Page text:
When Blu arrives in Rio, the sassy, independent, and patently uninterested Jewel spurns his kissy-faced advances, but the two are soon rendered literally inseparable after Marcel (Carlos Ponce), a dread-headed and goateed smuggler, steals them from the aviary--with the help of a cute orphaned street kid--and chains their feet together. Cuffed and initially at odds, Blu and Jewel eventually manage to escape, pursued by Marcel's dumb-as-dirt henchmen and his psychotic parrot, Nigel (Jemaine Clement), a plumed cockatoo who, as he tells us in a Flight of the Conchords-inspired musical interlude, likes to "poop on people and blame it on seagulls." Believe it or not, Nigel is the film's best character, devious, maniacal, and the closest Rio comes to having any kind of danger.
There's really not much of a story here. Blu and Jewel traipse around Rio, trying to get unchained and falling for each other in the process, while Linda and Tulio tool around town on a motorbike, getting love pangs themselves while they look for the lost birds. Between the rom-com predictability, the usual anthropomorphized animal hijinks, and the big-but-generic musical numbers, there's nothing about Rio that's particularly surprising. It's varied and fast-paced, but its characters feel like afterthoughts and there are no emotional highs or lows, just an even, relatively drama-less plane with some nice scenery and a few good sight gags. And this is where Blue Sky loses out to Pixar time after time--the studio doesn't back technical proficiency with a story worth caring about. Jessie Eisenberg's Blu is a dull protagonist, and while Anne Hathaway gets to display a bit more range voicing Jewel, they're both just going through the inoffensive, mildly entertaining commercial kid movie motions. Likewise, the supporting vocal cast members--including George Lopez as a mentoring toucan, Tracy Morgan as a drooling bulldog, and Will.i.am and Jamie Foxx as a pair of suave local birds--are good but have underwritten, so-what roles.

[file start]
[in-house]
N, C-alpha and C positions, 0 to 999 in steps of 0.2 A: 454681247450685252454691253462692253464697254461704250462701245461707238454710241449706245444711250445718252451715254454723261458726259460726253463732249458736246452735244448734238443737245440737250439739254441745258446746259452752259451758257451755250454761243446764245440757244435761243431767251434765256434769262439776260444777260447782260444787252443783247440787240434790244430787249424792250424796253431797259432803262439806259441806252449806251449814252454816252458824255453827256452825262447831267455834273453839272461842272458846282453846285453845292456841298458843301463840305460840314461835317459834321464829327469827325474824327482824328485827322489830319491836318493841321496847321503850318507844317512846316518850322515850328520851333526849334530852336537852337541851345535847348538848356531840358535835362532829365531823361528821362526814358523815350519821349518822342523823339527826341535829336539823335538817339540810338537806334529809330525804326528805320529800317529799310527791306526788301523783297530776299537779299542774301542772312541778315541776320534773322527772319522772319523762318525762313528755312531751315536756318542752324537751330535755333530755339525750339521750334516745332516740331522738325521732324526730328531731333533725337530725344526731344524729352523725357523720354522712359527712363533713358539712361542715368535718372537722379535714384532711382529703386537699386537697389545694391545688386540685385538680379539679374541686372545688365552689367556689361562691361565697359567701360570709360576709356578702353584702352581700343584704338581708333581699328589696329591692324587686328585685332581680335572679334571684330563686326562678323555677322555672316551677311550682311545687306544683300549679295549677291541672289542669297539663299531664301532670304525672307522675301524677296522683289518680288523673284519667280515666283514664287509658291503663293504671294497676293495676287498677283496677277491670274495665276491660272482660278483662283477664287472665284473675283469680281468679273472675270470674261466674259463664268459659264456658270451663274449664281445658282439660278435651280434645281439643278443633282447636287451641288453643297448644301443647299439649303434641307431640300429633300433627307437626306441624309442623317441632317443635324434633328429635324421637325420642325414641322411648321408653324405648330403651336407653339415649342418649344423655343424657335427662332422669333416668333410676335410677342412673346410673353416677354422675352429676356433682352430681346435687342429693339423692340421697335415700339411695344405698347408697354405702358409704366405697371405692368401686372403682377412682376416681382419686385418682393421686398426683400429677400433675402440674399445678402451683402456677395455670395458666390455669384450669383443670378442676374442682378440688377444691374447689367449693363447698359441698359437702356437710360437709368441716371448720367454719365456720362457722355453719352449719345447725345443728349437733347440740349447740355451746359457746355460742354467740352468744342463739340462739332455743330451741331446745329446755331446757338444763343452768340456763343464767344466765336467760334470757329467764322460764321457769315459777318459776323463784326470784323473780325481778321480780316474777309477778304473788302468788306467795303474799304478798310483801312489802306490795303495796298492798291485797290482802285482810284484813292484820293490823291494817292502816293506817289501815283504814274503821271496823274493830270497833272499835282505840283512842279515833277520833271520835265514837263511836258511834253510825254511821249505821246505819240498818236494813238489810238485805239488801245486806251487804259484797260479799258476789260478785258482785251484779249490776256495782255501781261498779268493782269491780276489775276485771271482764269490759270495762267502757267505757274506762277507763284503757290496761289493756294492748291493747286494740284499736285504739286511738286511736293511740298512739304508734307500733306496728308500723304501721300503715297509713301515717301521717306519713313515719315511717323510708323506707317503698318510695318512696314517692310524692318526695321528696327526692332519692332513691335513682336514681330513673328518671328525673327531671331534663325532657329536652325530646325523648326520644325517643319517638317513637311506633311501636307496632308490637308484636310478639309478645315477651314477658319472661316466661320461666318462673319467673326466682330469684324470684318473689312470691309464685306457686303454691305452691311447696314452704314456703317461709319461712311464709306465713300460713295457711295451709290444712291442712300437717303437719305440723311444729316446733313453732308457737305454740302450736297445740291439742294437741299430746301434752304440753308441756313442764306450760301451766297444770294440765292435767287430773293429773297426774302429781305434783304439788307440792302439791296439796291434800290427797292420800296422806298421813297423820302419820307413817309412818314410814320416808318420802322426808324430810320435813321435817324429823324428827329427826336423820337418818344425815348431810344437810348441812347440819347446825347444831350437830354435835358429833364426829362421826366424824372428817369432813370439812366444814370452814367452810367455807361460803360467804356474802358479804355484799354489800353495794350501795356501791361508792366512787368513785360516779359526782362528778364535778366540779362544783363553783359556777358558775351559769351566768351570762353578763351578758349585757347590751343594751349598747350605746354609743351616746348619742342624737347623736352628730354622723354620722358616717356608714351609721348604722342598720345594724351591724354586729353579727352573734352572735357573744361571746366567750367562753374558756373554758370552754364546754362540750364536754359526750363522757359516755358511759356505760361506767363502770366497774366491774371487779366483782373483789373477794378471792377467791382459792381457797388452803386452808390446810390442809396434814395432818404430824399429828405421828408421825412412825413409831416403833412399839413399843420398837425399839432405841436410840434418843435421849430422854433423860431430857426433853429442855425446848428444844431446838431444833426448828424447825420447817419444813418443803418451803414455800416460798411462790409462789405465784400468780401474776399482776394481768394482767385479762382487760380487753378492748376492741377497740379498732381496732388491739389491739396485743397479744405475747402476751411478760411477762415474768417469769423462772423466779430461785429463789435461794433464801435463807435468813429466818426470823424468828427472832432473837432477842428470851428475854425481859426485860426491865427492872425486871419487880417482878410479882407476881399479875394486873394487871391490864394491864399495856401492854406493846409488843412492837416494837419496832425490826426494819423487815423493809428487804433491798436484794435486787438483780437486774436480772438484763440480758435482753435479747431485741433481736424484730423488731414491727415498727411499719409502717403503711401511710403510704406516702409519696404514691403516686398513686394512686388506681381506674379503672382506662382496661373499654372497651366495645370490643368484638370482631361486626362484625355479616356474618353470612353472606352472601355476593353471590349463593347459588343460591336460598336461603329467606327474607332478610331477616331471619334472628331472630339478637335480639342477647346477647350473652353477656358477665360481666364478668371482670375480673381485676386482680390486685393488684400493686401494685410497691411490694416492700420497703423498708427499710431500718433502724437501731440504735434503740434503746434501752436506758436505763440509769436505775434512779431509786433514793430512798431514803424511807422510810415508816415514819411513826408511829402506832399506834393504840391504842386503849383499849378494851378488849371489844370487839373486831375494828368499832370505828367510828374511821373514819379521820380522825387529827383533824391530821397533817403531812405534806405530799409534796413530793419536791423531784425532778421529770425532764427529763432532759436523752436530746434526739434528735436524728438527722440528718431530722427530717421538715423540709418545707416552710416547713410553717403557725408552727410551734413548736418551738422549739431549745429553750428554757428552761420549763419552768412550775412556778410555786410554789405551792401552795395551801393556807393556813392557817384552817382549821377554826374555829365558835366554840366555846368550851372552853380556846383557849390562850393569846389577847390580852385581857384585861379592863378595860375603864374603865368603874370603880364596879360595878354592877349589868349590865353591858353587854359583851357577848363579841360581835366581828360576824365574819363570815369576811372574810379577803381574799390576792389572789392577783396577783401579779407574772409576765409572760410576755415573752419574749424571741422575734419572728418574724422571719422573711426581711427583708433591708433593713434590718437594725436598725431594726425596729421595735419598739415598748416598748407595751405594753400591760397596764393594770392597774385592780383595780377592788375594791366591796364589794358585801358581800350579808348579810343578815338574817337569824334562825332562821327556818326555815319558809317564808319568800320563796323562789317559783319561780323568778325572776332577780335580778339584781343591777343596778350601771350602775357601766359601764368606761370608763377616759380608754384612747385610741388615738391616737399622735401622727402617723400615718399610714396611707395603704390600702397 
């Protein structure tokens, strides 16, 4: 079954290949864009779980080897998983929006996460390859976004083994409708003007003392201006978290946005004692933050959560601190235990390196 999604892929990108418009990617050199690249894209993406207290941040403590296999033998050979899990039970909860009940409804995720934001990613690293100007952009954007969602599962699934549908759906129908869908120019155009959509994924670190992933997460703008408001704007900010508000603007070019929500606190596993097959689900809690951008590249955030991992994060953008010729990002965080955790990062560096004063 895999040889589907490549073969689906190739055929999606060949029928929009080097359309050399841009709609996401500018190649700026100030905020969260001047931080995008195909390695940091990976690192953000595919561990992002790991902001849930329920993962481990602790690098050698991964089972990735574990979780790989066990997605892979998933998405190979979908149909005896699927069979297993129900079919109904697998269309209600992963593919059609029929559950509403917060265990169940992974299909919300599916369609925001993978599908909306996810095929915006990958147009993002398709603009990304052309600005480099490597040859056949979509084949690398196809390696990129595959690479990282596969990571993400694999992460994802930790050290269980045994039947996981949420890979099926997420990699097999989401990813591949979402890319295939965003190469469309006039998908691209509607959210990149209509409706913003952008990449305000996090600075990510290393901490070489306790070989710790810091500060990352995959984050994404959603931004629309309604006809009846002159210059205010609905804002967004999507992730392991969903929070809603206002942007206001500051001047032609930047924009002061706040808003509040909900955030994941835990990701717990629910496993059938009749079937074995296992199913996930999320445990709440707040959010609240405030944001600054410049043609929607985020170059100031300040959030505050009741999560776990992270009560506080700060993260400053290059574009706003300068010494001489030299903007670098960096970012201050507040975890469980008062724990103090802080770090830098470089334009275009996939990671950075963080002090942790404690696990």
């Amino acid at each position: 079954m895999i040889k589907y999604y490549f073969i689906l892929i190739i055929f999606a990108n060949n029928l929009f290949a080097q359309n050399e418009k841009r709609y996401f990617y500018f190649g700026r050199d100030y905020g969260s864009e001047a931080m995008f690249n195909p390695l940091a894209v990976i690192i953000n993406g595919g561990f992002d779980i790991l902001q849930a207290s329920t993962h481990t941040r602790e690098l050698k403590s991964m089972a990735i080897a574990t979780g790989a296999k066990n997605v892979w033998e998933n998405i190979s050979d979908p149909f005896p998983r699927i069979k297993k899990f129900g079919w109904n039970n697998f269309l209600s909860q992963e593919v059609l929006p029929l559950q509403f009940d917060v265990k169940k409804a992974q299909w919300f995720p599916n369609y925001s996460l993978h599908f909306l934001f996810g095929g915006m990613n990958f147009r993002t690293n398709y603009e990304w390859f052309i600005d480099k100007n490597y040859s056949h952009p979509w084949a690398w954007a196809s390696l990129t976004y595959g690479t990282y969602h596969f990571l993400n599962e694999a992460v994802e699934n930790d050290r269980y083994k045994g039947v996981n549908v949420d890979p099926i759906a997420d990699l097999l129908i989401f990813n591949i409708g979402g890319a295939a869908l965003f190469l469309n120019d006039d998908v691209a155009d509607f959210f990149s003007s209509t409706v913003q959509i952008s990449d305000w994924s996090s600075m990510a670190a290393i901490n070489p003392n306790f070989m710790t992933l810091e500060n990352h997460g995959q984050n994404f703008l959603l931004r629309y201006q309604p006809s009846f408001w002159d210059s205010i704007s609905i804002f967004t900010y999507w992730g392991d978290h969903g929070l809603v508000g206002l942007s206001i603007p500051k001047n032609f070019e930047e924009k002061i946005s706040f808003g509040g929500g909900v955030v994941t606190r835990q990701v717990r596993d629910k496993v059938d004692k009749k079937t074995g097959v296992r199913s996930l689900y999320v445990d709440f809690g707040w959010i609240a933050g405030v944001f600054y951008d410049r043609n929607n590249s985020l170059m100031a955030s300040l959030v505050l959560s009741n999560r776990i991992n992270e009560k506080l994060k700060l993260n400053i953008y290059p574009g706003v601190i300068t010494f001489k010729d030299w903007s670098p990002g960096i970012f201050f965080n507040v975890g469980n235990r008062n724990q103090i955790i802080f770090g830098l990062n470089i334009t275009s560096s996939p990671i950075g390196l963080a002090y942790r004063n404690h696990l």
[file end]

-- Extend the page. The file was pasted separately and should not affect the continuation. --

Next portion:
It's not that Rio is unlikeable, it's just not very memorable. It's like a pretty postcard with a hastily written message; you look at it once and chuck it in a desk drawer, never to be seen again. That said, the movie definitely deserves credit for what it does do right. With a score by John Powell and incidental music supervised by living legend Sérgio Mendes, the film is carried and propelled along by nearly non-stop samba rhythms, recalling the best film about Rio de Janeiro, Marcel Camus' Black Orpheus. The climactic carnaval sequence--a chase through the parade--is beautifully and kinetically executed, and the happy-ever-after ending, while as rote as they come, at least avoids going too dippily saccharine. At best, the film is a cheery, lazy summer blockbuster vacation. It doesn't require you to do or even feel anything; you're just supposed to lay back, relax, and soak it all in. Fittingly, the film's CGI palette is so bright, you'll feel like you've got a suntan just watching it.